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Date: June 18, 2024

Seattle, WA – Foster Garvey has filed a lawsuit on behalf of the American Marriage Ministries (AMM), a Seattle-based non-profit organization, challenging the constitutionality of certain provisions of Tennessee law that restrict the rights of AMM ministers to officiate weddings. The lawsuit names Russell Johnson, District Attorney General for Morgan County; Cheryl Collins, County Clerk for Morgan County; Jennings H. Jones, District Attorney General for Rutherford County and Coty Wamp, District Attorney General for Hamilton County as defendants.

AMM, a non-denominational church that ordains ministers across the United States, believes that every couple has the constitutional right to choose who performs their wedding ceremony. The complaint alleges that Tennessee Code Annotated § 36-3-301, as amended by Tennessee 2019 Public Chapter 415, violates the constitutional rights of AMM, its ministers and persons who wish to have their marriages solemnized by AMM’s ministers. The plaintiffs are suing the defendants on eight counts, alleging violation of both the U.S. Constitution and the Tennessee Constitution.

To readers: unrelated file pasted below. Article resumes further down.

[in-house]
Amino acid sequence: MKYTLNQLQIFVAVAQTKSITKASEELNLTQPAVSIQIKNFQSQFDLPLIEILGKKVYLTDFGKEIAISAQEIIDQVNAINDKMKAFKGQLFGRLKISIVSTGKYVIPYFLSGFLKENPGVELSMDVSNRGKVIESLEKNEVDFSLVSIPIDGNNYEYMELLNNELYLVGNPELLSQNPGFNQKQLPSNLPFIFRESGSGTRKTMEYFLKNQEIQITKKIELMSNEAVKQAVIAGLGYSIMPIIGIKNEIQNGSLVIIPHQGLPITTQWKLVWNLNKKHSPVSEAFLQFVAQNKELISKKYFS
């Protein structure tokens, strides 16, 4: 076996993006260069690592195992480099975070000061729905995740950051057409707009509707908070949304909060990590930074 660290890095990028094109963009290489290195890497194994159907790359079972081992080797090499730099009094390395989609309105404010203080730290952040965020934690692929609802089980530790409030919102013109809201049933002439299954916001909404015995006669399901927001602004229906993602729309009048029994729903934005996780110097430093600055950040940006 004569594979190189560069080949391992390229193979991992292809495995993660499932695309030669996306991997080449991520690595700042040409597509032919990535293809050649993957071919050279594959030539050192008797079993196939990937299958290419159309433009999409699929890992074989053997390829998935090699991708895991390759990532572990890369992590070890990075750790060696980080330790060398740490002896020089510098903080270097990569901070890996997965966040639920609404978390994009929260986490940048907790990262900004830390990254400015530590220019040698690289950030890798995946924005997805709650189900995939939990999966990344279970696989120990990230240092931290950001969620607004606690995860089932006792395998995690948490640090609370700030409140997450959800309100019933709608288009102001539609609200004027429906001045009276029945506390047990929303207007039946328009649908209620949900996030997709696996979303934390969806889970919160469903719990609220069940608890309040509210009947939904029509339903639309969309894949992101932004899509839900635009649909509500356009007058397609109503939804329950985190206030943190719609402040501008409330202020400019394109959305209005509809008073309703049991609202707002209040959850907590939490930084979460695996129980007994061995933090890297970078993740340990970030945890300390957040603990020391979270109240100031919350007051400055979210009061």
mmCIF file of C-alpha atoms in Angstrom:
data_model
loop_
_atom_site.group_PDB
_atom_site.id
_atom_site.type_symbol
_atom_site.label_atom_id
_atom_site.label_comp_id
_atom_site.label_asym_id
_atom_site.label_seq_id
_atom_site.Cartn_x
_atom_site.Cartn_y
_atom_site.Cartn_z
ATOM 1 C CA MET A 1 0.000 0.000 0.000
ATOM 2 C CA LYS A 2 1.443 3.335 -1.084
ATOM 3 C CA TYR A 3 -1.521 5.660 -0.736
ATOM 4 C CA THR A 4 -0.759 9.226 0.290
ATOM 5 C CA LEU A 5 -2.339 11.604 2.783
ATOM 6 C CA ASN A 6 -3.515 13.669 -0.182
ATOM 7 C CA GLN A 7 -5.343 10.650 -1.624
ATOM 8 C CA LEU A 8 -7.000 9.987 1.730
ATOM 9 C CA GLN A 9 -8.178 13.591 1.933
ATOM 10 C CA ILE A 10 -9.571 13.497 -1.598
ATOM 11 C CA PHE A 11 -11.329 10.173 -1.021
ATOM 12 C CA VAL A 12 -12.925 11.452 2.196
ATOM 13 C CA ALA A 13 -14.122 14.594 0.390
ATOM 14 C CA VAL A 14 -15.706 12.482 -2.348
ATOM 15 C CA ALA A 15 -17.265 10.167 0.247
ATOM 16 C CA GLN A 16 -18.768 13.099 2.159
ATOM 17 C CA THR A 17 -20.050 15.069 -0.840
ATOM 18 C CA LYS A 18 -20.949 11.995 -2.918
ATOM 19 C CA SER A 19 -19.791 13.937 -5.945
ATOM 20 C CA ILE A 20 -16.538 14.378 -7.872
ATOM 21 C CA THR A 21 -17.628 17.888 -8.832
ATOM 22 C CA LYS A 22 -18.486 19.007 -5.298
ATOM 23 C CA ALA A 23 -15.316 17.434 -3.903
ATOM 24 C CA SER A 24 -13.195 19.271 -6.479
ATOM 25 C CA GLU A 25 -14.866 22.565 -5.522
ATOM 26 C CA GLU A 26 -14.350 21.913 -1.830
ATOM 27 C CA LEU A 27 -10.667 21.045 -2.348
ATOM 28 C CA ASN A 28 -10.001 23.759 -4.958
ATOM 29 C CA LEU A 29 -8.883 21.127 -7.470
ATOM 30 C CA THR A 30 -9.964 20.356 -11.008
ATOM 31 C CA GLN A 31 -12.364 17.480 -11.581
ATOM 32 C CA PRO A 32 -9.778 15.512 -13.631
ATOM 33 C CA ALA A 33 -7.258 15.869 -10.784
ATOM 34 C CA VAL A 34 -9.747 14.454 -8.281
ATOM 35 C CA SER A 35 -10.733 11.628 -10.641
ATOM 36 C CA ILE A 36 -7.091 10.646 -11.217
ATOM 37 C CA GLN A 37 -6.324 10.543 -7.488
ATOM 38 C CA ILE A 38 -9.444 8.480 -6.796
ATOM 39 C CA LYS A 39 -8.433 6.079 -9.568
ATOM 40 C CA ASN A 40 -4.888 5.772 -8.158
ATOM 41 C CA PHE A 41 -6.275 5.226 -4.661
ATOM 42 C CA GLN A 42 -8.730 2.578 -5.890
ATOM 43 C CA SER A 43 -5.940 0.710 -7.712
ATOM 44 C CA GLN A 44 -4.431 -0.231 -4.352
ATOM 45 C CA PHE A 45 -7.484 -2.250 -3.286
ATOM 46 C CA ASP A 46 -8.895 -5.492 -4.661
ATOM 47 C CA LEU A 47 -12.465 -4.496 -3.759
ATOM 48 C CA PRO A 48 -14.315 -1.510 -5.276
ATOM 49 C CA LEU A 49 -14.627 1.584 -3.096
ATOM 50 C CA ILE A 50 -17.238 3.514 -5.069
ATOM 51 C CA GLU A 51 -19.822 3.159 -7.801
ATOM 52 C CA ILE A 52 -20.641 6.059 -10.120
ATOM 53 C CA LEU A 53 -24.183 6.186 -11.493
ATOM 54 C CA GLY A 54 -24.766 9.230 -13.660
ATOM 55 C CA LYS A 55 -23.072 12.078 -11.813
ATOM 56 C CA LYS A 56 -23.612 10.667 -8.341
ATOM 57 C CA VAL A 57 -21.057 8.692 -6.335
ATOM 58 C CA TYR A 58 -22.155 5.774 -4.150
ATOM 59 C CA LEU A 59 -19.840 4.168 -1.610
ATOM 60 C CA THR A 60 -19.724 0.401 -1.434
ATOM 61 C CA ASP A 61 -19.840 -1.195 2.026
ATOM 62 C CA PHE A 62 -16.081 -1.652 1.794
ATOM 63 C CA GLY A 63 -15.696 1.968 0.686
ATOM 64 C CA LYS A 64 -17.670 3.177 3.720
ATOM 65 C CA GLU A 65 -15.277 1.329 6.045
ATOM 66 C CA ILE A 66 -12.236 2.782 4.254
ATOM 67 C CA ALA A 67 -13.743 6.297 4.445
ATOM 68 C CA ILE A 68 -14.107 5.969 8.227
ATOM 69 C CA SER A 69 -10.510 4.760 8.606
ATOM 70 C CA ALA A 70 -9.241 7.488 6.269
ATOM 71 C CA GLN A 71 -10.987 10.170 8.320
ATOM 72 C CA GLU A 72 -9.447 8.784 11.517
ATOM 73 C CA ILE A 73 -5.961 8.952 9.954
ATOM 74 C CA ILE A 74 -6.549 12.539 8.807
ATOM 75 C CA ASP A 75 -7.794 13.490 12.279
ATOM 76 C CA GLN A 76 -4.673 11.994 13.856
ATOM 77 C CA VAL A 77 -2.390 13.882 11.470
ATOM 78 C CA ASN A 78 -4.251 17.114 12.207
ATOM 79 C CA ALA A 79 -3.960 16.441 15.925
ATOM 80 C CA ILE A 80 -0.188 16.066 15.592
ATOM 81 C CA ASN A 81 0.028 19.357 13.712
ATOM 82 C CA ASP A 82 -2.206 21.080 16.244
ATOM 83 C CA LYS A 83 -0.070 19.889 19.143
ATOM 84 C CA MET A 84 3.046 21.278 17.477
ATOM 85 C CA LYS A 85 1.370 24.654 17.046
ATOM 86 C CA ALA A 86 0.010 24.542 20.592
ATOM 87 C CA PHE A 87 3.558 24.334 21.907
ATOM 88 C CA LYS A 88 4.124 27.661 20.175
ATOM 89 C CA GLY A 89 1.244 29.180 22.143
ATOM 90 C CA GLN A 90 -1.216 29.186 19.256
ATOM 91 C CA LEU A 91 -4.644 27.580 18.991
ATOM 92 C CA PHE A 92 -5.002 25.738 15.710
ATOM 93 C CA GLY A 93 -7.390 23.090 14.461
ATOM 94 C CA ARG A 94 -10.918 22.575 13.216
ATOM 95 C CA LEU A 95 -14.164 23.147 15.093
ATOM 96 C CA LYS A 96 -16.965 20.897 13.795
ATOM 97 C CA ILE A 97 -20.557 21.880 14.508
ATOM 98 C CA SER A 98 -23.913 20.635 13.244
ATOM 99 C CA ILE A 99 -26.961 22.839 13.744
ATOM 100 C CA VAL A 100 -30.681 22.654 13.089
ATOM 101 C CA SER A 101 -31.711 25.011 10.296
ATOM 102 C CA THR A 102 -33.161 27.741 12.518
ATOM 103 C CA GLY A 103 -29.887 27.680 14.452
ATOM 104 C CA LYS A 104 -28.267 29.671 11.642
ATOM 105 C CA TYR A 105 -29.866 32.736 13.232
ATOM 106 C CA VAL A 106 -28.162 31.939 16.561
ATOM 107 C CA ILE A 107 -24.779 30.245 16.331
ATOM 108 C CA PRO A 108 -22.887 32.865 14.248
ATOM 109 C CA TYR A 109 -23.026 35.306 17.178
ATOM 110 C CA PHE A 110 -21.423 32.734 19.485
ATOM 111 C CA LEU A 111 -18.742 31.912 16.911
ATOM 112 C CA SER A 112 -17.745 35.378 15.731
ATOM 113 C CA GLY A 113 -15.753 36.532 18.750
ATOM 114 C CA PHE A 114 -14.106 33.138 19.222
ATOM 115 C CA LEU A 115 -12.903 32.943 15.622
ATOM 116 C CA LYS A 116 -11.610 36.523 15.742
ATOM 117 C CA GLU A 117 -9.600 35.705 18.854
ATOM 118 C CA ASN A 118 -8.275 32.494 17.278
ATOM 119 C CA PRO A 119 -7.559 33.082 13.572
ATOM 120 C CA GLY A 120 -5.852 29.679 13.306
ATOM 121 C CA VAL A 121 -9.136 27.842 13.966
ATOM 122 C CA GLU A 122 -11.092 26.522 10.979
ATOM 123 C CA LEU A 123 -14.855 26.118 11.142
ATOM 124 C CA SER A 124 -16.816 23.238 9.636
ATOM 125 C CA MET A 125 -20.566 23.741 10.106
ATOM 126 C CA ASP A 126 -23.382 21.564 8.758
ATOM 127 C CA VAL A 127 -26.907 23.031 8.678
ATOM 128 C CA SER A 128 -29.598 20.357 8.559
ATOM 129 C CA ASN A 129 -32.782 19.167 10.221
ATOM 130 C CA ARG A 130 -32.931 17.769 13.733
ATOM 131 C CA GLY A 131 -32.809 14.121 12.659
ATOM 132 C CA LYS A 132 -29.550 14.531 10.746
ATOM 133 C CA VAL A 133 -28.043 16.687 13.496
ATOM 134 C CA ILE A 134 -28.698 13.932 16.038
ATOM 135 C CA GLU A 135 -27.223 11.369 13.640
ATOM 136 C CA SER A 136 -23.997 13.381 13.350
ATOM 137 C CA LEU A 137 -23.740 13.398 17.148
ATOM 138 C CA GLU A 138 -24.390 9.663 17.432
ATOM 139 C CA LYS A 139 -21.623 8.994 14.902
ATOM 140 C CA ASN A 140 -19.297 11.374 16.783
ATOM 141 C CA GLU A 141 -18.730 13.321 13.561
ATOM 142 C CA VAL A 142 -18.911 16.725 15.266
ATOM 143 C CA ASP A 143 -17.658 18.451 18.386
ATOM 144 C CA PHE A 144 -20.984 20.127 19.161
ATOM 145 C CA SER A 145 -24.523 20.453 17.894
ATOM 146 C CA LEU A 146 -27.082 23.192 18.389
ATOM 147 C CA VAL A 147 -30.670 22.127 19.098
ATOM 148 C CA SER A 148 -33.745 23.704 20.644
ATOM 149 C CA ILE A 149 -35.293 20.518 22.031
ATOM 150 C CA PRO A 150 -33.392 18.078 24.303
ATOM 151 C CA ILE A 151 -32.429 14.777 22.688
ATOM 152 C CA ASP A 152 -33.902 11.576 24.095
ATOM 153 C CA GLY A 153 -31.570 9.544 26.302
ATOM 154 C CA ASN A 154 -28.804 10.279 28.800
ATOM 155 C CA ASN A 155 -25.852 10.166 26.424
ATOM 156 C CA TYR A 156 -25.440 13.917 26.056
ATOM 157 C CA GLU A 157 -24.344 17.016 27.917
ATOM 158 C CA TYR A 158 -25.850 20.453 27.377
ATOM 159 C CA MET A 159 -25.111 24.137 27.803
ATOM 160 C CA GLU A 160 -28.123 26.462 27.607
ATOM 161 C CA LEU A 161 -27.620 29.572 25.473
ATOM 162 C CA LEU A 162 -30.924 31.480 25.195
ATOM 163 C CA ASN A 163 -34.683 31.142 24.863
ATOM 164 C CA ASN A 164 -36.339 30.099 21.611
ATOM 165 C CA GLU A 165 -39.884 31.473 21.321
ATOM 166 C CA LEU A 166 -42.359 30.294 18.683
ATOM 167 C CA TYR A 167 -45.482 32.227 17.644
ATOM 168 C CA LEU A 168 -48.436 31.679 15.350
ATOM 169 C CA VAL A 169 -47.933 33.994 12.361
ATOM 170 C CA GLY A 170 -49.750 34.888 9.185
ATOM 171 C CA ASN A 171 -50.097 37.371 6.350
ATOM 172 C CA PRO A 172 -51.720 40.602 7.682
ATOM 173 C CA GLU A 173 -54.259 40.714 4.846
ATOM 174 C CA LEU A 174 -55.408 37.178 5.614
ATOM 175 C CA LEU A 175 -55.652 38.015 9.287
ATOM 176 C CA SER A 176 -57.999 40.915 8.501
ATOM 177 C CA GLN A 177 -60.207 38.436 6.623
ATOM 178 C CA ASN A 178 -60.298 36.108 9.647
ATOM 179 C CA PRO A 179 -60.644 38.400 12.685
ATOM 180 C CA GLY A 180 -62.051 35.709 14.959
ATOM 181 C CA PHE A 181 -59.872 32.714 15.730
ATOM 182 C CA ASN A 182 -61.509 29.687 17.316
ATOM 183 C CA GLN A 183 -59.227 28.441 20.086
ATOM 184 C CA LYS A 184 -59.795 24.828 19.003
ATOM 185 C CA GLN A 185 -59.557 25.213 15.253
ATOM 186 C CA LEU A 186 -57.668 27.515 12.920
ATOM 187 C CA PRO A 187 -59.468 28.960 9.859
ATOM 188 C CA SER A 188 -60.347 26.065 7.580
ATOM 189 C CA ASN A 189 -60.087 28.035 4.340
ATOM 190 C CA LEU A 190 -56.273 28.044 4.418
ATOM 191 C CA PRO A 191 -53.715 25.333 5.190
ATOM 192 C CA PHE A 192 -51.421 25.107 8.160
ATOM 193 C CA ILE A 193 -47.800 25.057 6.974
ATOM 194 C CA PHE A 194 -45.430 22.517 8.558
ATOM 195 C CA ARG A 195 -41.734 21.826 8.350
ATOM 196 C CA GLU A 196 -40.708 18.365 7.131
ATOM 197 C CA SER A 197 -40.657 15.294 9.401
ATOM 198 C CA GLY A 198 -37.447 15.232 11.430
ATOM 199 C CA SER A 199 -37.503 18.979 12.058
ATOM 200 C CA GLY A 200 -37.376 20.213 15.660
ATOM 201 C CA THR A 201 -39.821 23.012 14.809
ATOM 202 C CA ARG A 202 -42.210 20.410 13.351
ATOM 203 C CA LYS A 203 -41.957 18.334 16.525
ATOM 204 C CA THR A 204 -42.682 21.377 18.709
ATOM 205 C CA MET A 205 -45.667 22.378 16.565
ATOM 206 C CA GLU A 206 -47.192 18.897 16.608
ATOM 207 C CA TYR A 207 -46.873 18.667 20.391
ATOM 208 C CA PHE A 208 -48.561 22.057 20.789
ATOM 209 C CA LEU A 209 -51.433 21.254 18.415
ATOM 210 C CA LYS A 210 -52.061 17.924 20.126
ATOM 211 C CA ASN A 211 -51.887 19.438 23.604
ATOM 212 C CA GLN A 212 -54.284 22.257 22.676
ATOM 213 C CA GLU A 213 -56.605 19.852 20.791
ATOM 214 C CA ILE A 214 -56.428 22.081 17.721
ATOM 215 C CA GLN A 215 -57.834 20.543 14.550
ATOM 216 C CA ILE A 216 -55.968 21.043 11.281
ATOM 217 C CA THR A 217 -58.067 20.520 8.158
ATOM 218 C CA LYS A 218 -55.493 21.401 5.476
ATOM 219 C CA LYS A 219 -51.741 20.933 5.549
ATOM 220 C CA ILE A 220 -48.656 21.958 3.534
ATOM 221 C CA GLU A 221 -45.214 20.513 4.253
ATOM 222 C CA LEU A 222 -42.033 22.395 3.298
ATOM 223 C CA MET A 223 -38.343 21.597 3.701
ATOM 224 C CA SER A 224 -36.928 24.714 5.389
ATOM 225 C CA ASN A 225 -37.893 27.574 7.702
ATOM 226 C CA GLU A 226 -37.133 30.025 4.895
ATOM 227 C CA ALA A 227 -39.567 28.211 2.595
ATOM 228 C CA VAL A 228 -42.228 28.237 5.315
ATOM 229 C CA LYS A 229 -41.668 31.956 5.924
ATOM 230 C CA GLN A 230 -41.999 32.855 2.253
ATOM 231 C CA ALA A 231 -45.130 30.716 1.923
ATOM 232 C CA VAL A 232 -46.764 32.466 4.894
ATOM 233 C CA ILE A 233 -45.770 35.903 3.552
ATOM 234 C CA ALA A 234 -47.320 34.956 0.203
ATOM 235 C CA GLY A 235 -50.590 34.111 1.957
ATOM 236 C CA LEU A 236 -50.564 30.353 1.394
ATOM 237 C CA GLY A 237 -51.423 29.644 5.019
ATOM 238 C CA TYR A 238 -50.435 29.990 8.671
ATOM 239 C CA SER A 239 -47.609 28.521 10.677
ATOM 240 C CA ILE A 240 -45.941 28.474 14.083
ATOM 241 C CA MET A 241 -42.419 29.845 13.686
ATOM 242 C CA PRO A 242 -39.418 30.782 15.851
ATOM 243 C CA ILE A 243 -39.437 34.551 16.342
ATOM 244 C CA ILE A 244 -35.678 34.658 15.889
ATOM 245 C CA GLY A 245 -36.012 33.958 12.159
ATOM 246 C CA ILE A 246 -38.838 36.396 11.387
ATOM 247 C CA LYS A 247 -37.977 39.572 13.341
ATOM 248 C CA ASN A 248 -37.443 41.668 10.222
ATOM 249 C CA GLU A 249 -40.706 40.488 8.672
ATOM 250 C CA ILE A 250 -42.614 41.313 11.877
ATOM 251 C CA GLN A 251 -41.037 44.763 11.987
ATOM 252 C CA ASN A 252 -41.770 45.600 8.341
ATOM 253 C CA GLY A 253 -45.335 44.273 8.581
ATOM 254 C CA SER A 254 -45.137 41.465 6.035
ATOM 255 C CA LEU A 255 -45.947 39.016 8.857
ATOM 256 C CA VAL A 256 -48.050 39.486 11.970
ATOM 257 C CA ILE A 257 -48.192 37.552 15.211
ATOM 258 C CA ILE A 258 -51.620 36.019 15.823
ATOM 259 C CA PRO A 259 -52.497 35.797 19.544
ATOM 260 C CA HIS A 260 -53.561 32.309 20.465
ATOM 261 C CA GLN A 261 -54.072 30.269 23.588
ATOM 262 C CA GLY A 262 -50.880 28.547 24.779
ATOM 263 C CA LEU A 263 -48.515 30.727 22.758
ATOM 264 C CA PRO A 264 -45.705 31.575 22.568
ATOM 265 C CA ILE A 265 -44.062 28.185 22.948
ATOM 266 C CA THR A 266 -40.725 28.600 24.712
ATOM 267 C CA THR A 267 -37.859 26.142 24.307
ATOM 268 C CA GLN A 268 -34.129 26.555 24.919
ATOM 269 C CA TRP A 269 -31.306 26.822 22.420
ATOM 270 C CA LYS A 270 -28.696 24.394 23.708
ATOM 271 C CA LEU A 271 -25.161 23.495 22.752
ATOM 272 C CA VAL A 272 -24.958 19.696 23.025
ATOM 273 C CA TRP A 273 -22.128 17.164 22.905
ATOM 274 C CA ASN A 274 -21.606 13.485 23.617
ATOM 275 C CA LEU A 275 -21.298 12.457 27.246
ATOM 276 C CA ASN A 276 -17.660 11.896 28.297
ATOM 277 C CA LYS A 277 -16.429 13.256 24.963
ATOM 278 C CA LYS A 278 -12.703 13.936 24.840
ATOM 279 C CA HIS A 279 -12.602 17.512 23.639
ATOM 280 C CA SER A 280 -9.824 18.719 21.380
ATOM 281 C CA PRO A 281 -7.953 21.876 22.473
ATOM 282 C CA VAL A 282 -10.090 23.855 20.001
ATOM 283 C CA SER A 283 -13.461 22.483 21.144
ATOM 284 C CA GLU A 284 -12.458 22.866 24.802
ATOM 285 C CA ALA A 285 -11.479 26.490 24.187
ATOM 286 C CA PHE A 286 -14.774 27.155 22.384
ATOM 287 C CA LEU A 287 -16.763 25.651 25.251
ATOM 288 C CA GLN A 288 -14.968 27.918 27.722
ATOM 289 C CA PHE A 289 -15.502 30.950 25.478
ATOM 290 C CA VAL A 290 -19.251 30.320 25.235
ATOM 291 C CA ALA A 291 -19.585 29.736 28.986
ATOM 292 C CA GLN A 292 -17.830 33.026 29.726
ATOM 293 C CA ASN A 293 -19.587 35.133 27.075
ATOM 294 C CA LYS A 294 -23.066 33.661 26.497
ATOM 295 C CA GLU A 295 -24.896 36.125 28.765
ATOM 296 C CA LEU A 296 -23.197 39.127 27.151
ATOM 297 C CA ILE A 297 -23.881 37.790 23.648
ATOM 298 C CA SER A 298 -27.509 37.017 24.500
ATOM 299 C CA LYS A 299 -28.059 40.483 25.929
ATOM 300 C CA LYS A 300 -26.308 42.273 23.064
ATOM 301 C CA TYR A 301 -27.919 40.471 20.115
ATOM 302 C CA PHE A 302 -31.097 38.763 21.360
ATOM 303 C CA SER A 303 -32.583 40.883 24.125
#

Ben Hodges, Foster Garvey attorney representing AMM, stated, "This case is about protecting the fundamental rights of individuals to make personal decisions about marriage and religion without undue interference from the state. By preventing AMM ministers from solemnizing marriages, Tennessee is violating the First Amendment rights of our clients and the couples they serve."

The lawsuit seeks declaratory and injunctive relief to invalidate and enjoin the enforcement of the challenged provisions of Tennessee law. AMM's mission is to ensure that all people, regardless of their background or beliefs, have the right to marry and to choose who will officiate their marriage.

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